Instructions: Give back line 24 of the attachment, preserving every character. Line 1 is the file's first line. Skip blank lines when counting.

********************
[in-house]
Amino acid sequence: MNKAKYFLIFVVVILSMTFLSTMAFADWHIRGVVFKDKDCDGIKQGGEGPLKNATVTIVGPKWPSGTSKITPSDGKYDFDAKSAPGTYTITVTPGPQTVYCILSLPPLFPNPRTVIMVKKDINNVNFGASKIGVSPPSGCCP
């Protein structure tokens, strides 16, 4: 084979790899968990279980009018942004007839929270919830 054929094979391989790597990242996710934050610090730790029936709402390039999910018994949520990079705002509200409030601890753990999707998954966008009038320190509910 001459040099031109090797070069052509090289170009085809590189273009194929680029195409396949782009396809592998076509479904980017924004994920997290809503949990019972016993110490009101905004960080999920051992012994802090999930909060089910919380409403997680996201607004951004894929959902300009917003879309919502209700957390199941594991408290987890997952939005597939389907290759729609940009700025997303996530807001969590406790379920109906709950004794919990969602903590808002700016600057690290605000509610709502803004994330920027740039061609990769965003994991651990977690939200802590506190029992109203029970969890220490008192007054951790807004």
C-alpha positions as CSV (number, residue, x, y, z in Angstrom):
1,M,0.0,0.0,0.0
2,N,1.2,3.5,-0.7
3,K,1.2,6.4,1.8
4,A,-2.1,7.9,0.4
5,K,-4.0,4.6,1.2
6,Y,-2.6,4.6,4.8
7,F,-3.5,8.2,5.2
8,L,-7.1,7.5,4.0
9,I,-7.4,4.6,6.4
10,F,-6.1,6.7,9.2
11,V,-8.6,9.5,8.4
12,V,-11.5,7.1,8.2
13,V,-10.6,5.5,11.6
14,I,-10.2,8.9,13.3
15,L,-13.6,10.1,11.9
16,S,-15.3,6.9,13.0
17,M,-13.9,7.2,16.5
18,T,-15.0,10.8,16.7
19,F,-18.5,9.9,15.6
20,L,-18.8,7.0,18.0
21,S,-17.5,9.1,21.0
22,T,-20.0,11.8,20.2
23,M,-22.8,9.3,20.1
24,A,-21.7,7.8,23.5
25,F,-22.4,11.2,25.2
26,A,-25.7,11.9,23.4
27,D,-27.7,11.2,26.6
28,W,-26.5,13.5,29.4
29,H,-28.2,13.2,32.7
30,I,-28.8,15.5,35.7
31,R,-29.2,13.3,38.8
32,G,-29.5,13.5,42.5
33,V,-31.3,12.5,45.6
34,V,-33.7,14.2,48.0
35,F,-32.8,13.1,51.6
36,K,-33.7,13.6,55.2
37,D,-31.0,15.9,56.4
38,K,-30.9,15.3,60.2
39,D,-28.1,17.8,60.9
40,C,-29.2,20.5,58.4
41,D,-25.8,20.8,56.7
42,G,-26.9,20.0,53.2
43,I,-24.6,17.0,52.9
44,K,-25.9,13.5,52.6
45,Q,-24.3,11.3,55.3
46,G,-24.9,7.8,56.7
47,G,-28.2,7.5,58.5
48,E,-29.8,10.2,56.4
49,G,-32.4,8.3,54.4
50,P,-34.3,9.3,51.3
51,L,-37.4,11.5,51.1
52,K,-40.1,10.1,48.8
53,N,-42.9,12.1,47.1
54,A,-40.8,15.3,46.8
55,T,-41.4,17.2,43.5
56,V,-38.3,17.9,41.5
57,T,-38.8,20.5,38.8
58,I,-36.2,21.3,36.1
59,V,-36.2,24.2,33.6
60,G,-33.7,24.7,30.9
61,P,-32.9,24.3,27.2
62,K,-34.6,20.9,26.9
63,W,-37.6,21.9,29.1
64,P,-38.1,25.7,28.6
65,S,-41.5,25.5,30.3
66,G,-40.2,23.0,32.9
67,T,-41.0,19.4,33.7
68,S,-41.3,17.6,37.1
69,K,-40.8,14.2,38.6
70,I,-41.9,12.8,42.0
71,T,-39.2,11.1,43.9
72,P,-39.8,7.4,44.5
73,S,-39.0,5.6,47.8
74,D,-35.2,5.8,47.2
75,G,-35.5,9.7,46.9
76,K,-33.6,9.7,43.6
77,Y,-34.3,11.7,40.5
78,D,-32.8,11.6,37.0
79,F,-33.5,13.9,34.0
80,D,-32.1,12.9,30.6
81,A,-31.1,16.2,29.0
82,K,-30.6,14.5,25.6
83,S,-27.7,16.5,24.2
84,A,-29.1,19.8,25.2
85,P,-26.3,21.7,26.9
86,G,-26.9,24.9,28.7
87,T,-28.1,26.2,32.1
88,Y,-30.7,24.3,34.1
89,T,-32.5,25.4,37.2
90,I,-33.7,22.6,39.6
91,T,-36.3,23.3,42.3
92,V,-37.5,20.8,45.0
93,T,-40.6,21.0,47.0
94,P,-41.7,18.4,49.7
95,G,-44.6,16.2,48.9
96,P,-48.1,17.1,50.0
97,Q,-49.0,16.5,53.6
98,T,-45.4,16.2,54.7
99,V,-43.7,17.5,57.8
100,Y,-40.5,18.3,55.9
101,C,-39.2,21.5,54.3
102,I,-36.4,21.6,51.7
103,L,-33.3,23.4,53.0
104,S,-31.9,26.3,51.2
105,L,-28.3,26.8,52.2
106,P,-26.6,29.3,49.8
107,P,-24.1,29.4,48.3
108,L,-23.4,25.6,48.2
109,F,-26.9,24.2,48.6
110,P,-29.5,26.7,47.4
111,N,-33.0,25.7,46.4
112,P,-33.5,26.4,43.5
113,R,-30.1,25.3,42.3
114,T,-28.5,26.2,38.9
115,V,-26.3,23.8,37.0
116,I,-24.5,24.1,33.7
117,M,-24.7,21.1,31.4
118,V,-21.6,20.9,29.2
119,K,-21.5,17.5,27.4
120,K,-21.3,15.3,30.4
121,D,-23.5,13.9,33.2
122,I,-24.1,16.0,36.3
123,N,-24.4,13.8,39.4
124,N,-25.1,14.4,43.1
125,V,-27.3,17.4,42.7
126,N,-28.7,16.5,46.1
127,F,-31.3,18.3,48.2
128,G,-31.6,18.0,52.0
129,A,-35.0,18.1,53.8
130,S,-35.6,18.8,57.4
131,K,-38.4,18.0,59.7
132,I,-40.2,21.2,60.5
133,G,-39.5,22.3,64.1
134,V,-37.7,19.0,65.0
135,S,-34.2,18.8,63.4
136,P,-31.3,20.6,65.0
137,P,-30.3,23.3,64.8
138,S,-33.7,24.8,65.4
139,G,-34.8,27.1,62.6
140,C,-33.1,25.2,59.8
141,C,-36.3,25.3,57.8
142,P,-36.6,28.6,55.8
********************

20,L,-18.8,7.0,18.0